A new £60m GPS tabbing system for offenders is five years behind schedule and has so far delivered no fringe benefits, a report has said.
The Ministry of Justice had said the new technology would put away money and be in place in England and Wales by 2013.
But a National Audit Office document says the plan was too ambitious and lacked evidence it would work.
The MoJ symbolized it was now in a «strong position to continue improving confidence in the new service».
The government has used electronic tagging services as part of the sentencing and supervision of crooks since 1999.
The technology is used by police, courts or probation services to follow the location of offenders and make sure they comply with refuge curfews.
In 2011, the MoJ launched a programme to develop a new «world-leading» ankle tag that coalesced radio frequency and GPS — or satellite — technology.
It set out to procure the service using a new «turret» delivery model, which incorporated contracts with four apart suppliers who would provide four different elements of the service.
But the NAO, an unrestricted spending watchdog, found the MoJ set an «unrealistic» timetable for the plans and adopted a «high-risk» procurement tactics.
Other NAO report findings include:
- The MoJ did not do enough to establish the demand for tracking down monitoring using GPS
- The MoJ failed to achieve value for money in its management of the plot, which will have cost an estimated £130m by 2024-25. The secondment itself is expected to cost £470m between 2017-18 and 2024-25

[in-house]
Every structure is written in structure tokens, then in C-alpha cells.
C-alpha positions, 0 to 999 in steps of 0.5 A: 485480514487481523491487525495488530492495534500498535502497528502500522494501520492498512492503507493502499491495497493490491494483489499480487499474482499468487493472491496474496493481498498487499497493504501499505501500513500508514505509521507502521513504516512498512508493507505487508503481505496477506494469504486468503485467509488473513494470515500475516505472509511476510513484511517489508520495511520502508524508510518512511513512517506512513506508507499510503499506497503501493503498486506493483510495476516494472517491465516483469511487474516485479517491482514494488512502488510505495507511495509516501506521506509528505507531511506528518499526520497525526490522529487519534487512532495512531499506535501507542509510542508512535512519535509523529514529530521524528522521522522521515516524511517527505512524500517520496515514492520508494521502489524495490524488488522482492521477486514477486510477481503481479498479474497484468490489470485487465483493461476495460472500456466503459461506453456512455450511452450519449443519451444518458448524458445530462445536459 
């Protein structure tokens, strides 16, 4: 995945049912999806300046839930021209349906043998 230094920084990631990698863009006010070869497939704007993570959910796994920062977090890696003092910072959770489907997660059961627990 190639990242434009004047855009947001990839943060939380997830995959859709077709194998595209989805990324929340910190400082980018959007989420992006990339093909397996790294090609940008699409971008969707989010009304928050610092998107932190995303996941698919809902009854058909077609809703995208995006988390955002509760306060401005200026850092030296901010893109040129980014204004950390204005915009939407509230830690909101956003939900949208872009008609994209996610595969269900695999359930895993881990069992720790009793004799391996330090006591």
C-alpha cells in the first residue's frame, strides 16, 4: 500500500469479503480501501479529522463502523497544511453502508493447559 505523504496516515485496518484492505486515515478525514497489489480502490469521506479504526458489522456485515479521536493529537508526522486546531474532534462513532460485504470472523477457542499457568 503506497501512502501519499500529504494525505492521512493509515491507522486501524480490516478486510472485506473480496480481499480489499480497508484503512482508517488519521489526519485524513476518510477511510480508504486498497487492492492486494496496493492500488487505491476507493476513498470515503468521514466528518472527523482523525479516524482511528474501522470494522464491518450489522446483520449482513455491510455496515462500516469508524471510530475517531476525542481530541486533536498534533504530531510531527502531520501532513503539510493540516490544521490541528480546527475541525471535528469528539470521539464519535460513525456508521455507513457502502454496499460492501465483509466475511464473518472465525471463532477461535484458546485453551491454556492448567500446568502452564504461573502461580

- There was minimal evidence on the effectiveness of electronic monitoring in the UK, with most experience of putting monitoring based on small numbers of volunteers rather than in character offenders
- The MoJ is «only now» running location monitoring pilots to test how the use of a GPS tag effectiveness affect the behaviour of offenders, the report noted.
«The ministry assumed there disposition be high demand for location monitoring from those who sentence evil-doers, but did not run a pilot to test this before launching the programme,» the review state.
«It also did not understand the potential financial costs and benefits of expanding finding monitoring.»
‘Bungle after bungle’
Liberal Democrat home affaire damours spokesman Sir Ed Davey said the system had been a «disgraceful waste of customers money».
He added: «It has been bungle after bungle and now we learn that extraordinarily little will change after all.»
An MoJ spokeswoman said there were «defies» in the delivery of the programme between 2010 and 2015.
«As a direct result, we fundamentally metamorphosed our approach in 2015, expanding and strengthening our commercial teams and bringing onus for oversight of the programme in-house.
«We are now in a strong position to continue improving faith in the new service and providing better value for money for the taxpayer.»